Critical Care Nursing – Mechanical Ventilation

Common means of sedation for patient receiving mechanical ventilation
propofol (“milk of amnesia”)

Primary nursing concerns for patient with ET tube
Unplanned (inadvertent) extubation

Once inserted, what is important for the initial nurse to establish concerning the ET tube?
Measurement of the tube (on the tube itself) at a specific point on the patient.
Ex: 22 cm at the patient’s lip.
If this changes, we know the tube has moved.

Unless medically contraindicated, how should a mechanically ventilated patient be positioned?
Supine, HOB at 30 – 45 degrees (to prevent aspiration)

What other intervention is almost always administered with mechanical ventilation?
OG or NG tube to intermittent suction

Tidal Volume.
Usually 6 – 10 mL/kg (ideal body weight)

Fraction of inspired oxygen delivered to the patient. May be between 21% (normal room air) and 100%.

Positive End-Expiratory Pressure.
The amount of residual pressure in the lungs at the end of expiration that keeps alveoli partially inflated so they are more easily inflated and perfused with the next breath.
~ 5 cm H2O

# of breaths administered / minute
8 – 12 bpm

The degree of negative pressure created by the patient’s attempt to breathe that will stimulate the ventilator to either administer a full breath, or assist the patient with positive air pressure.
2 L/min

Controlled Mandatory Ventilation
Ventilator does all the work. Set rate and tidal volume that is delivered with each breath. No accommodation for patient-initiated breaths. Administered to patient who are paralyzed or heavily sedated.

Assist-Control Ventilation
There is a set rate and tidal volume. BUT, the patient is able to initiate an extra breath. The “extra breath” is delivered by the machine, NOT performed by the patient. The delivered breath is a full-tidal volume breath (may be more than the patient needed).

Synchronized Intermittent Mandatory Ventilation
A preset rate and tidal volume are set, but the machine allows the patient to initiate AND perform their own breaths as well. Positive pressure is applied to ASSIST with the breath, but it is the patient doing the WOB. The ventilator synchronizes the automated breaths with the patient’s own breaths.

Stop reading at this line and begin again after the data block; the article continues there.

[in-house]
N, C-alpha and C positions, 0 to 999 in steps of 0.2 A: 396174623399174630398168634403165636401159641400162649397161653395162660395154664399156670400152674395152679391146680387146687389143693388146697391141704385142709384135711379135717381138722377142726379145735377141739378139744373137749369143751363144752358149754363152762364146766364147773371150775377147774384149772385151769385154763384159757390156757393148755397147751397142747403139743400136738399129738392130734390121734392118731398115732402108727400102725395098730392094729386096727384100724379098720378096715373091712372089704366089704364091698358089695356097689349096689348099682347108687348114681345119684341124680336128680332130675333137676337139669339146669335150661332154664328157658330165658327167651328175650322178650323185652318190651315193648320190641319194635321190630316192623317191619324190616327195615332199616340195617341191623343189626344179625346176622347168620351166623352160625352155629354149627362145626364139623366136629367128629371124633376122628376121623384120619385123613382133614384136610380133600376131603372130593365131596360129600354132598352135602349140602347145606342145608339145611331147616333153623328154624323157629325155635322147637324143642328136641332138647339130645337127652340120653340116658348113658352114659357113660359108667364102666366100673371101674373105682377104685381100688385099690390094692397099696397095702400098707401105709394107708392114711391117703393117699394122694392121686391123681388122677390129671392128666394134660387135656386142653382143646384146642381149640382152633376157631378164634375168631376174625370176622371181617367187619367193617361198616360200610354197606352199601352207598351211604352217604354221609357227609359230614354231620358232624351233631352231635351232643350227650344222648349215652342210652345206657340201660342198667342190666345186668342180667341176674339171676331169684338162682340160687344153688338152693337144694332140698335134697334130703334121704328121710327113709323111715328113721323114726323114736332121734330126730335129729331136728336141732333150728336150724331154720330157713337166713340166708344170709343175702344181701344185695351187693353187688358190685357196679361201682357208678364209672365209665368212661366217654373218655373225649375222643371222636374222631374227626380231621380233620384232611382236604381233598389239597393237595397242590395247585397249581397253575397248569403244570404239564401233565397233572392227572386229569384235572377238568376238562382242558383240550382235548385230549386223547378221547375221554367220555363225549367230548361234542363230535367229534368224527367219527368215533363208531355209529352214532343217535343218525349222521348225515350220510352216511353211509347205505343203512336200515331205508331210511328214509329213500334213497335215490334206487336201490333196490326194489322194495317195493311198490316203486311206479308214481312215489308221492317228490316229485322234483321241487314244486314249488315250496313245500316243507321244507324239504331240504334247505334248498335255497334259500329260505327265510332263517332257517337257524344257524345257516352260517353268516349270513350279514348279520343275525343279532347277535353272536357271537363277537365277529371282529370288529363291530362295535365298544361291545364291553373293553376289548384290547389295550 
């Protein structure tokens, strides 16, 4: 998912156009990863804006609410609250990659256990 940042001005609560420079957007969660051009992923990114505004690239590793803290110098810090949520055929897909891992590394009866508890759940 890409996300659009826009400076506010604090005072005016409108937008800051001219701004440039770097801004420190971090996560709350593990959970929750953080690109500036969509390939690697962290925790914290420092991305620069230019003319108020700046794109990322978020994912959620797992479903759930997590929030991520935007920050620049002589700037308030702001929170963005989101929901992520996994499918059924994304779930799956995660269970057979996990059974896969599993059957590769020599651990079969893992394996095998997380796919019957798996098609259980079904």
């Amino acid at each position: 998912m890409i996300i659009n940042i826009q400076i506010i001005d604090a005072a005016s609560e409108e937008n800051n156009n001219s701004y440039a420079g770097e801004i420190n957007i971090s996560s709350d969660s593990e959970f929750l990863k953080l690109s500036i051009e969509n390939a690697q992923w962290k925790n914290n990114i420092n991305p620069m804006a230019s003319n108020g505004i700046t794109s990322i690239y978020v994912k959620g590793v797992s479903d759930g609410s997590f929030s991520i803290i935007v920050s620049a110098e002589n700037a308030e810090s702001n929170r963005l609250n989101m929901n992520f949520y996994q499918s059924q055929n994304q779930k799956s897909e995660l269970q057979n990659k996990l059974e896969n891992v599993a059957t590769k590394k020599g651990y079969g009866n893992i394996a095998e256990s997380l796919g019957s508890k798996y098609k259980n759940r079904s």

Pressure Support Ventilation
Positive pressure that is applied to the airway ONLY DURING INSPIRATION. The patient initiates and performs that actual breaths, but the machine makes them easier with positive pressure. Think of really smart CPAP. Decreases the work of breathing. Patient has to have their own stable respiratory drive.

Primary nursing concerns with Vents
Regularly auscultate breath sounds and monitor RR for irregularities. Maintain appropriate tube placement and cuff inflation. Prevent skin breakdown. Develop plan for communication (before insertion if possible). Administer sedatives, analgesics, and/or paralytics prn to maintain comfort and promote cooperation with vent. ET tube suctioning. Monitor ABGs.

Extracorporeal Membrane Oxygenation.
Modification of cardiac bypass. Large-bore catheters are inserted, blood is removed, oxygenated, CO2 is removed, and then returned to body.

Complications with positive pressure ventilation
Increased intra-thoracic pressure can cause compression of thoracic vessels.
Decreased CVP
Decreased CO
Hypotension (We need to compensate to avoid shock)

The PRESSURE of the air can cause damage to lungs / alveoli. Patients with decreased pulmonary accommodation (emphysema) are at increased risk. Can lead to pneumothorax.

The VOLUME of the air is more than the lungs can handle and physical damage to the lungs occurs.

Hypo- and Hyperventilation of alveoli
Can lead to abnormal PaO2 and PaCO2 levels –> pH alterations –> acidosis / alkalosis –> etc.

What is the main thing we want to avoid with mechanical ventilation??
Ventilator Associated Pneumonia (VAP). 9 – 27% of all intubated patients.

Signs of VAP
Elevated temp and WBCs. Purulent sputum. Odorous sputum. Crackles or rhonchi on auscultation. Pulmonary infiltrates on X-ray.

Nursing interventions to prevent VAP
HOB elevated to 30 – 45 degrees. Use of an ET-tube with a suction port above the cuff. Proper and regular oral care. Oral suctioning prn. HAND WASHING and proper aseptic/clean technique as indicated.

What medications can be expected to help prevent aspiration?
H2 receptor blockers (Zantac) and proton pump inhibitors (Nexium, Protonix). Decrease gastric acid secretions.

Problems caused by increased thoracic pressure
Decreased BP –> decreased tissue perfusion.
Decreased blood flow back to heart –> INCREASED ICP, decreased myocardial and pulmonary perfusion.

Proper oral care of a ventilated patient
Brush their teeth 2x / day.
Apply moisturizing agent to lips q4h.

Adverse effects of propofol
Elevated triglyceride levels

What test is performed before paralyzing a patient for Ventilation therapy?
Train-of-Four (TOF) of the ulnar nerve

What should be on hand during an extubation procedure?
Intubation Kit. In-case the patient doesn’t tolerate the procedure well, we need to be ready to put another tube back down.

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